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David Rumer

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T.J.'s Dilemma
by David Rumer   

Last edited: Wednesday, July 23, 2003
Posted: Wednesday, July 23, 2003

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The cat brings home a problem he can't solve. Article appeared originally in CATS magazine 02/93

 T.J.'s Dilemma
            David Rumer

     After the demise of Tom, our big black tomcat, we thought it best not to try to keep another.  However, as my son was leaving the house one bitter cold night he almost stepped on a tiny, shivering black ball of fur.  Upon bringing the nearly frozen little creature into the house, the die was cast.  The children would not part with the little male kitten and immediately named him T.J. (for Tom Jr.).  
     After a few tons of cat food and all the family love he could stand, he grew into a magnificent 16 pound black monochrome.  His manners indoors were impeccable; outdoors he was a terror. On one occasion, he chased a large dog off 'his' lawn.  Inscrutability could not hide a high level of feline intelligence, as we discovered when he found that shaking the storm door with his paw gained immediate assistance to enter.  We thought it unlikely he realized the inside lights reflecting off the door glass signaled his presence. (In any case, this trick was to serve in good stead.)
     One evening the light reflection seemed to dance with such  urgency that I hastily answered his bidding.  The door was barely open when he forced his way in.  This was not his usual regal entry, and what followed was not the "cool cat" T.J. usually personified.  He began to run frantically about the living room and, breaking the cardinal rule, jumped on the furni-
ture. First on the easy chair and then on the couch...up and across the down on the floor and into, of all places, the coat closet where he found the door ajar.  By now, I was sure something was amiss and even had a sinking feeling that he might be rabid. 
     I peered cautiously into the closet and discovered him up on the hat shelf. He didn't display any signs of madness other than his frenetic dashing about so I decided to retrieve him.  As soon as I held him he calmed noticeably and his problem was immediately apparent.  His legs wre soaked to the "elbow" joint with fuel oil!  The solution to his problem was evident. 
     We partlly filled a basin with warm water, and T.J. resignedly stood in it as each of his feet was washed with bath soap, rinsed under a warm faucet and toweled dry.  Our veterinarian told us later, had we left T.J. to his own devices, he would have eventually licked the fuel oil off and fatally ingested it.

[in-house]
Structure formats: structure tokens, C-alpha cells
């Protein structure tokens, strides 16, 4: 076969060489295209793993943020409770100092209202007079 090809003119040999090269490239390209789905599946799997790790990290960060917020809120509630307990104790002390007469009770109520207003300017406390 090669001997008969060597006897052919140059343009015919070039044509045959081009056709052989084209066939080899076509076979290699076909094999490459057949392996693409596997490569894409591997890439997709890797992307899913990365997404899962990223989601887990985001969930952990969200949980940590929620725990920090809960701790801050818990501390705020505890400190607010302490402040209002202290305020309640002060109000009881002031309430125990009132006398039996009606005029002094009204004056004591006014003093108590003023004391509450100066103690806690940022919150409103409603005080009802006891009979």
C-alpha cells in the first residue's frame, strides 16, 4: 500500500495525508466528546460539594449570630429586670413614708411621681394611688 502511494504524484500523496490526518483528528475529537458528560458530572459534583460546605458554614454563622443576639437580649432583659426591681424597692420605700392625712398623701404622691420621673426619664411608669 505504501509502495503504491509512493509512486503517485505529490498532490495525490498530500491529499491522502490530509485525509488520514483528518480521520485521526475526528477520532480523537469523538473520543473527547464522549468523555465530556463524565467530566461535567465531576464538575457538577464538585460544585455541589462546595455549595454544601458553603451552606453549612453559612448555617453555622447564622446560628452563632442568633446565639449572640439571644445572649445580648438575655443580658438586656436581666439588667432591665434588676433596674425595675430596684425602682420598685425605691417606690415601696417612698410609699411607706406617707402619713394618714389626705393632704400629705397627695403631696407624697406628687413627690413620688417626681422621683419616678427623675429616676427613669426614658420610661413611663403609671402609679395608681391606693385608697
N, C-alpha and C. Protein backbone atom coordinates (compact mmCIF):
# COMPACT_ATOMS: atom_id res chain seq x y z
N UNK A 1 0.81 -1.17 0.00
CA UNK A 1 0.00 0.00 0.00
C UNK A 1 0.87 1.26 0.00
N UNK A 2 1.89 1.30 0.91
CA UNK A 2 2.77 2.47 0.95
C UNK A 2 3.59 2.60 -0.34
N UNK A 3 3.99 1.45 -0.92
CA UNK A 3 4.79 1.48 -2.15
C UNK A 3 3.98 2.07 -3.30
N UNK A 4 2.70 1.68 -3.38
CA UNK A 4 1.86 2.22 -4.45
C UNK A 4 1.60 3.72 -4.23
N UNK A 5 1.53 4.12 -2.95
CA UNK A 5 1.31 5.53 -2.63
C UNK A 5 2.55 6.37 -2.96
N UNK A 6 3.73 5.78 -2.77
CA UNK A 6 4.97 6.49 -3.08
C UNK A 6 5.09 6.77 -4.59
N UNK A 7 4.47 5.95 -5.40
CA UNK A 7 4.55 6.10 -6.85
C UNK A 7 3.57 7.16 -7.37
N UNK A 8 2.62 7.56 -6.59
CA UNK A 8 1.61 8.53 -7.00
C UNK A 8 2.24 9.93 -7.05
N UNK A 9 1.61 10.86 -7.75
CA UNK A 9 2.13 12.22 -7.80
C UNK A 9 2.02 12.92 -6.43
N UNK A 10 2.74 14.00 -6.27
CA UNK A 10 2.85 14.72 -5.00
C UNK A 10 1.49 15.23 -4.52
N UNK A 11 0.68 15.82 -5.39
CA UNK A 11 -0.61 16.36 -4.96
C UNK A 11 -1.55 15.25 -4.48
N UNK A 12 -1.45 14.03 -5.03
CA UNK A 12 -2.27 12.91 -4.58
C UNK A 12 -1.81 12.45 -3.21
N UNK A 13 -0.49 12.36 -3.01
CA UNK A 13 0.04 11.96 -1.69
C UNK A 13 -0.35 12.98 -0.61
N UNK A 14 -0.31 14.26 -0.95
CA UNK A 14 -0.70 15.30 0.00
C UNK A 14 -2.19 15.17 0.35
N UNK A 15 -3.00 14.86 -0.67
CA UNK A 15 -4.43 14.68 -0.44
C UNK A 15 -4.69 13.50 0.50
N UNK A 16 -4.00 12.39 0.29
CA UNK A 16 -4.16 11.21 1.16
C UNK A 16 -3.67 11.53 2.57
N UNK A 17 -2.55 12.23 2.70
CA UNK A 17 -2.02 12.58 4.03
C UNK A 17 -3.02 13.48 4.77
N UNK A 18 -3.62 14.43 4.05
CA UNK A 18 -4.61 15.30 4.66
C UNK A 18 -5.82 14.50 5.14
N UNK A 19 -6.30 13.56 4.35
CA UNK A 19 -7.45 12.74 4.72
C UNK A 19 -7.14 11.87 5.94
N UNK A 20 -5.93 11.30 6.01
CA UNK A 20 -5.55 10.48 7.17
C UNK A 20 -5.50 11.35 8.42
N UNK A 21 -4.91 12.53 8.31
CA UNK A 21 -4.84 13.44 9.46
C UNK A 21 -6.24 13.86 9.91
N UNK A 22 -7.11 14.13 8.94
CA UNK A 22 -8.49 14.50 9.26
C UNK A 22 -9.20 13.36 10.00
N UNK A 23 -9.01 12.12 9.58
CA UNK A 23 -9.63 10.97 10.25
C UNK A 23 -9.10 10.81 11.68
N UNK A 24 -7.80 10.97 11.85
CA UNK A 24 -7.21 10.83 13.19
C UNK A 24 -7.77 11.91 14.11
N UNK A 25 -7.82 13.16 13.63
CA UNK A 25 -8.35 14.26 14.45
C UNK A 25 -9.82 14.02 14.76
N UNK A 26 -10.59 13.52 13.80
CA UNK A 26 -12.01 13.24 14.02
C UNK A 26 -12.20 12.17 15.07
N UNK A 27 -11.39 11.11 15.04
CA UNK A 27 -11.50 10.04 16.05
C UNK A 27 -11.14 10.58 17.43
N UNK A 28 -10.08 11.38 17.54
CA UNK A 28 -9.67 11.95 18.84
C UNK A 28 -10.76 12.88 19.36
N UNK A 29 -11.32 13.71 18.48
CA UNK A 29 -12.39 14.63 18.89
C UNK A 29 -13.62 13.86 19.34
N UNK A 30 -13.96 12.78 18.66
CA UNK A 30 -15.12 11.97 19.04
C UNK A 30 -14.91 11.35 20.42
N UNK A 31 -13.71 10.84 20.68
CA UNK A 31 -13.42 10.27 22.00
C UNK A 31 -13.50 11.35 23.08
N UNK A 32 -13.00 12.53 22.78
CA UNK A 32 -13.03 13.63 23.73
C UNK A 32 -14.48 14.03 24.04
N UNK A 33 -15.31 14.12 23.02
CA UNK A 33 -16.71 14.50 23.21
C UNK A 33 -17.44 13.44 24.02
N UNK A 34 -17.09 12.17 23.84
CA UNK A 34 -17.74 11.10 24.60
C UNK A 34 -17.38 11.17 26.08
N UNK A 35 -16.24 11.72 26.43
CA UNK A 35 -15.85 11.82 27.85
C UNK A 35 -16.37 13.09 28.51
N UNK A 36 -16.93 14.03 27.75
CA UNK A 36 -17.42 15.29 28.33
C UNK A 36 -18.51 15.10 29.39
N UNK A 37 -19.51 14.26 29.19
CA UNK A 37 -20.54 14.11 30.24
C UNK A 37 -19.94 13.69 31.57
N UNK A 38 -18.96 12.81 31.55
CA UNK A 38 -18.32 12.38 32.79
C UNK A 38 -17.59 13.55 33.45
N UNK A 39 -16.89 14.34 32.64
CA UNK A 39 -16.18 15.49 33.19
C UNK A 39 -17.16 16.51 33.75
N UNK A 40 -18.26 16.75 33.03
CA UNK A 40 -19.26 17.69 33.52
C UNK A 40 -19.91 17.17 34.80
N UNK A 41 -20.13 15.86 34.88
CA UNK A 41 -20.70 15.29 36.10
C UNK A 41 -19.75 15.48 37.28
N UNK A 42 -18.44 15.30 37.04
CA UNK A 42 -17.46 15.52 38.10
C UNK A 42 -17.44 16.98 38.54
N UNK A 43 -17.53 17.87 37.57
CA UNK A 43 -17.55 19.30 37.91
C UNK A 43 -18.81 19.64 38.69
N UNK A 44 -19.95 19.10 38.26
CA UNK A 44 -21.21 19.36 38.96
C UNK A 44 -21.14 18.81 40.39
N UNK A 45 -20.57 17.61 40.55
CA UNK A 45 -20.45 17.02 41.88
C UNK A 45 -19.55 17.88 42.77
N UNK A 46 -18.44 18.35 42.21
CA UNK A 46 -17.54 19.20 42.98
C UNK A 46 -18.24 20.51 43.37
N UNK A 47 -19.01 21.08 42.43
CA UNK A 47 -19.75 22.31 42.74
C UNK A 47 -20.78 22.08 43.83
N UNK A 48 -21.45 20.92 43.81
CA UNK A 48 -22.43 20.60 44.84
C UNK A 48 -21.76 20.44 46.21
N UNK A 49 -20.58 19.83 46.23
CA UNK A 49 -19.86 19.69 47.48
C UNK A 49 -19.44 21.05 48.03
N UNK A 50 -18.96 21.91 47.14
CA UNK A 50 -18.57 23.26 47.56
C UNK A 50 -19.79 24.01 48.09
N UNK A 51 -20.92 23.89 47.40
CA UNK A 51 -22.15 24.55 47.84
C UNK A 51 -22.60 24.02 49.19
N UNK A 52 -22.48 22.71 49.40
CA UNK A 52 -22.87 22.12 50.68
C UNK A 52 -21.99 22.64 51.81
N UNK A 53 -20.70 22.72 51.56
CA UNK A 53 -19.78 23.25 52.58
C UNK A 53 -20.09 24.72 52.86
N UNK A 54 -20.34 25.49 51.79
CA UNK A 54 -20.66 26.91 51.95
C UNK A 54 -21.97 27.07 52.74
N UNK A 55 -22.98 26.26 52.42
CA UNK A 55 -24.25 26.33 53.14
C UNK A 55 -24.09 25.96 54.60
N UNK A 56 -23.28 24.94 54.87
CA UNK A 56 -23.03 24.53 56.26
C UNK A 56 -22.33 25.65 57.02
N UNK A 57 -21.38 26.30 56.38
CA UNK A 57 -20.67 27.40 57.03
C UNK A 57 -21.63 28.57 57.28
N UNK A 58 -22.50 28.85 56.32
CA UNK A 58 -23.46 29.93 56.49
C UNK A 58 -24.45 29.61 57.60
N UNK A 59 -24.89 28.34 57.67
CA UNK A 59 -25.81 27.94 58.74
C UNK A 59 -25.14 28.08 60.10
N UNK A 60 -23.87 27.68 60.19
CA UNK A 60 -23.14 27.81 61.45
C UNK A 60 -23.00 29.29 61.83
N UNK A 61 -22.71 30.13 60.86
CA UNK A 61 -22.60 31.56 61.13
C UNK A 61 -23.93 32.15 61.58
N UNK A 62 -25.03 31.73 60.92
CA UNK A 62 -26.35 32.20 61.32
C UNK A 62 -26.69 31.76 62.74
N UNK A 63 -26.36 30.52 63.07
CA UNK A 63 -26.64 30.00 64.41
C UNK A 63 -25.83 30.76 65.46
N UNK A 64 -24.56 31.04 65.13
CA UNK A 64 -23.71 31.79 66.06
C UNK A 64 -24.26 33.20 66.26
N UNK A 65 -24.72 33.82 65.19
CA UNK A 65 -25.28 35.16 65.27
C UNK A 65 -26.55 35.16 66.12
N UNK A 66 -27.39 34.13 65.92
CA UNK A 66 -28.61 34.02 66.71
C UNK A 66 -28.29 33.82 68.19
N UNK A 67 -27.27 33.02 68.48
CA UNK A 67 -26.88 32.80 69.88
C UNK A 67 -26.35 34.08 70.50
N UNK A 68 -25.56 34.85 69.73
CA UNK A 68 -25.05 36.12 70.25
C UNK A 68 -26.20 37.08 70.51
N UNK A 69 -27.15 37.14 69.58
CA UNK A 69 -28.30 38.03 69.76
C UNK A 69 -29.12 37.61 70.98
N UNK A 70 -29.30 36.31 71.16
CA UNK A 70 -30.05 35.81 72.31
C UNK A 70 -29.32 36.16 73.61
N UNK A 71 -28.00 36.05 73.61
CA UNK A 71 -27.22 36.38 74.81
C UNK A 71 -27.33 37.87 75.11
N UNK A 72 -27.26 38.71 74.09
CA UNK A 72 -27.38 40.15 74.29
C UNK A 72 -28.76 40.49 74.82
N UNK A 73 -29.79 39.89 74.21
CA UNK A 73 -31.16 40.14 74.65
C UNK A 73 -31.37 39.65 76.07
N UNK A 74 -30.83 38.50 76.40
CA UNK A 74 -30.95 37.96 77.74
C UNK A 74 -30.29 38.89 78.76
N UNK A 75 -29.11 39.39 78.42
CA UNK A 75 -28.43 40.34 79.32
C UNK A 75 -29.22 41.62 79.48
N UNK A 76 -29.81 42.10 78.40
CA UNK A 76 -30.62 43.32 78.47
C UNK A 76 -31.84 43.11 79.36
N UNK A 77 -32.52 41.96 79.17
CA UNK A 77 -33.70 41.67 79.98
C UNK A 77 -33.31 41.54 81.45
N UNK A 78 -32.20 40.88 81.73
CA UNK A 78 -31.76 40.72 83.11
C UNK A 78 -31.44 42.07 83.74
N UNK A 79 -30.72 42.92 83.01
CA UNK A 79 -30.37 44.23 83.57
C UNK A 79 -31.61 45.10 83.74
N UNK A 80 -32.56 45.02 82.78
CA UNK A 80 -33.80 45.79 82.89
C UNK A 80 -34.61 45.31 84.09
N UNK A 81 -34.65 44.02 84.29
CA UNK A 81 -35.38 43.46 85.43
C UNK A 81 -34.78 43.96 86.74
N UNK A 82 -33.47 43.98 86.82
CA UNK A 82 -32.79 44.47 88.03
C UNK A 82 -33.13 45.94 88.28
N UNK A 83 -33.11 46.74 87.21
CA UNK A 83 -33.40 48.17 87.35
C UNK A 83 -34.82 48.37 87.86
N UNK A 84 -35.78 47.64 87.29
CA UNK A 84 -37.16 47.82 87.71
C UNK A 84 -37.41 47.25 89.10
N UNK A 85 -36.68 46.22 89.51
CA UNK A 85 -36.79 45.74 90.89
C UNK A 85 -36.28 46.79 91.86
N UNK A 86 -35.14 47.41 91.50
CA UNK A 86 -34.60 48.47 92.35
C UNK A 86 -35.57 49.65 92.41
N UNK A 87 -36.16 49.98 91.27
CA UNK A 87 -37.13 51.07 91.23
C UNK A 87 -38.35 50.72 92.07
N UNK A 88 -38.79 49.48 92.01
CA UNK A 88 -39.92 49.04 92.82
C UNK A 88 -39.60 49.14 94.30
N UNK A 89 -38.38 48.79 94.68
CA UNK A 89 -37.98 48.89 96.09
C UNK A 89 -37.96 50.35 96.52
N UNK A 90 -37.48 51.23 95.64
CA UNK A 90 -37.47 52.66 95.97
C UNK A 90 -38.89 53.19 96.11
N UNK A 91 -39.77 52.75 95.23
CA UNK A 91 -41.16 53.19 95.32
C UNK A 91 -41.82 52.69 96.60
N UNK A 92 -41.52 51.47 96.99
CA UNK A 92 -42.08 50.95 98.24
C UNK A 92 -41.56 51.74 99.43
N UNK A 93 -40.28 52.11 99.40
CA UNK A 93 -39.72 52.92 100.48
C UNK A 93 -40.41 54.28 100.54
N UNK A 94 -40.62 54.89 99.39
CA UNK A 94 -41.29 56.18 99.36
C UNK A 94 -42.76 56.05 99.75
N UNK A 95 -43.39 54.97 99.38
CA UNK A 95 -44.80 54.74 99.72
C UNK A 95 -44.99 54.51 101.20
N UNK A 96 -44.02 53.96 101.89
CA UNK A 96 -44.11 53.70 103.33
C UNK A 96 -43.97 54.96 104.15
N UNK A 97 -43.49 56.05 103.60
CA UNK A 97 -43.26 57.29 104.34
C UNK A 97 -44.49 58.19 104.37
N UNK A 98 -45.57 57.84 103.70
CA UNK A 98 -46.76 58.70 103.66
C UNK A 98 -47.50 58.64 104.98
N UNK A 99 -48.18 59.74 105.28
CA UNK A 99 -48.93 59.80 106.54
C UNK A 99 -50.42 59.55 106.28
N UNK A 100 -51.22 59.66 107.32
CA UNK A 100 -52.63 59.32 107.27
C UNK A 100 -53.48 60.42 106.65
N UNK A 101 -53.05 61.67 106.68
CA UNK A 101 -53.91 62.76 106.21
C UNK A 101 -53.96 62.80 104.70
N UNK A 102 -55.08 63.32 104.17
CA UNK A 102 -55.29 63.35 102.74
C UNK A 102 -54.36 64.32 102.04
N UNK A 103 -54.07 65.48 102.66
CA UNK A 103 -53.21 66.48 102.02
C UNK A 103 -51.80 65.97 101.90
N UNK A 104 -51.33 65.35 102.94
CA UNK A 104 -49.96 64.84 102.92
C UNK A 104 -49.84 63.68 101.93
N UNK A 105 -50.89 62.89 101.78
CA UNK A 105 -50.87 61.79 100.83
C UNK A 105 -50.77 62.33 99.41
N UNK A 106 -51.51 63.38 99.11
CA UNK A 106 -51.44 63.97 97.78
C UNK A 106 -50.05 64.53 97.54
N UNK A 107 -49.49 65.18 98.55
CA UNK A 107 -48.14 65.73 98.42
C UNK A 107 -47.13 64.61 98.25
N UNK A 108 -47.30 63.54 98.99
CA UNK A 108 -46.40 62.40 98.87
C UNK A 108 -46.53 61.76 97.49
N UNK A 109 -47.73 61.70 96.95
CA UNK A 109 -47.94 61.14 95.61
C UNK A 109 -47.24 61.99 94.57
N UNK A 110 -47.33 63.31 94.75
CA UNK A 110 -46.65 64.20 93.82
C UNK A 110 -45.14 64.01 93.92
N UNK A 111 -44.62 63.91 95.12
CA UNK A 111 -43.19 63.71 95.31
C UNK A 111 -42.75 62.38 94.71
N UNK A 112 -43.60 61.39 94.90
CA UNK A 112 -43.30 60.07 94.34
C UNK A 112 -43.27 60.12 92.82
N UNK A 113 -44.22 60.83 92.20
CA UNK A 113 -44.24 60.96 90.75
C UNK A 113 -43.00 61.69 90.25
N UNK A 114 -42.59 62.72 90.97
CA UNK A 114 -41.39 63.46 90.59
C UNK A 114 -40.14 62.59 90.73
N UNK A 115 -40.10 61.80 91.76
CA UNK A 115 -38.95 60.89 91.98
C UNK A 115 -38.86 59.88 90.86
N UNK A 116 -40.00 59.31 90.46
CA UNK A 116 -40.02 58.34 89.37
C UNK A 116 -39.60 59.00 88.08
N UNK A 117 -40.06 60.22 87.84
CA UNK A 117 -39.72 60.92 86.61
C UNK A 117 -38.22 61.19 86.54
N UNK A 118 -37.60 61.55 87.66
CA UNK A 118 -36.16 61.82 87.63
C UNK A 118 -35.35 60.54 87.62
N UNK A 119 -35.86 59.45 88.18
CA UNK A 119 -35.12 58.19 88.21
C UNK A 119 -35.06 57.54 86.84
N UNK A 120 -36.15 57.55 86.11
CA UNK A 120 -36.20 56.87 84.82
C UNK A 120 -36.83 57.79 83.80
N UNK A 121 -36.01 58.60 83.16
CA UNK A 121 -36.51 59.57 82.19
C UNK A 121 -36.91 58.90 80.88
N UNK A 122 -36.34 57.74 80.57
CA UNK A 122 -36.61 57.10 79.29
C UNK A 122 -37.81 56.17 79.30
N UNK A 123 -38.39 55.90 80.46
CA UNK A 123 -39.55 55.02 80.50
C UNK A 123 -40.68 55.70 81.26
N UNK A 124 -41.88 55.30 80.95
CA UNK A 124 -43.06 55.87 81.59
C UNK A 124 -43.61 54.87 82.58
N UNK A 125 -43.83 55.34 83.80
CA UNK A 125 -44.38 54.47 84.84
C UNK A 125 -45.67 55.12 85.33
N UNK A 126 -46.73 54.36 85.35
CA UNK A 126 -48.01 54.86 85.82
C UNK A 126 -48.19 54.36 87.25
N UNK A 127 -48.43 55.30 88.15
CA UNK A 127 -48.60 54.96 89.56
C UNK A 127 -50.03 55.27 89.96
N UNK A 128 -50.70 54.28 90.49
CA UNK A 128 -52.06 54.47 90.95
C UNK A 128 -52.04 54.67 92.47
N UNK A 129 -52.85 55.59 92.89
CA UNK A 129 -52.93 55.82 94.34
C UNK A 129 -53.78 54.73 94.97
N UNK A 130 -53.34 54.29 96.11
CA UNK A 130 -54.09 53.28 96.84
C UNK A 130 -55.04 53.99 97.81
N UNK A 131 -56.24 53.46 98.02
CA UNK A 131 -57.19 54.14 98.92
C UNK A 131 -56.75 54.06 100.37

As he lay on the floor, exhausted and asleep, I pondered T.J.'s dilemma.  His instinct or good sense had told him he could not tolerate the foul substance on his feet, nor could he remove it the way nature intended.
     I found myself wondering.  Was it that peculiar bond existng between certain domestic animal species and their human masters that motivated T.J. that night?  Or, had something be-yond that compelled him to seek out and place his faith and trust in a higher being?  Perhaps the message there is more profound than we recognize. 

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Reviewed by Jackie Brooks 7/28/2003
We had a similar experience with a persian cat called Caruso (for his singing ability!), he came home covered in creosote, a neighbour had discarded it after painting a fence with it and Caruso fell into the pool. He also came straight to us and we gave him a bath using Johnsons baby shampoo, then we took him to the vet. The vet told us more or less the same thing you were told, plus he was highly relieved we had not used dishwashing liquid on Caruso, it totally removes the natural oils in the cats fur and skin, causing further problems. I have an article on this website about Caruso that was published in Cats magazine also, unfortunately he is no longer with us. But we have four others now, plus next doors cat!! Jackie <> <
Reviewed by Darlene Caban 7/23/2003
He trusted you as his surrogate 'mama cat'-- he came to you knowing you would be able to make him feel better. I'm glad he had enough sense not to lick the oil off of himself... many cats aren't that smart.
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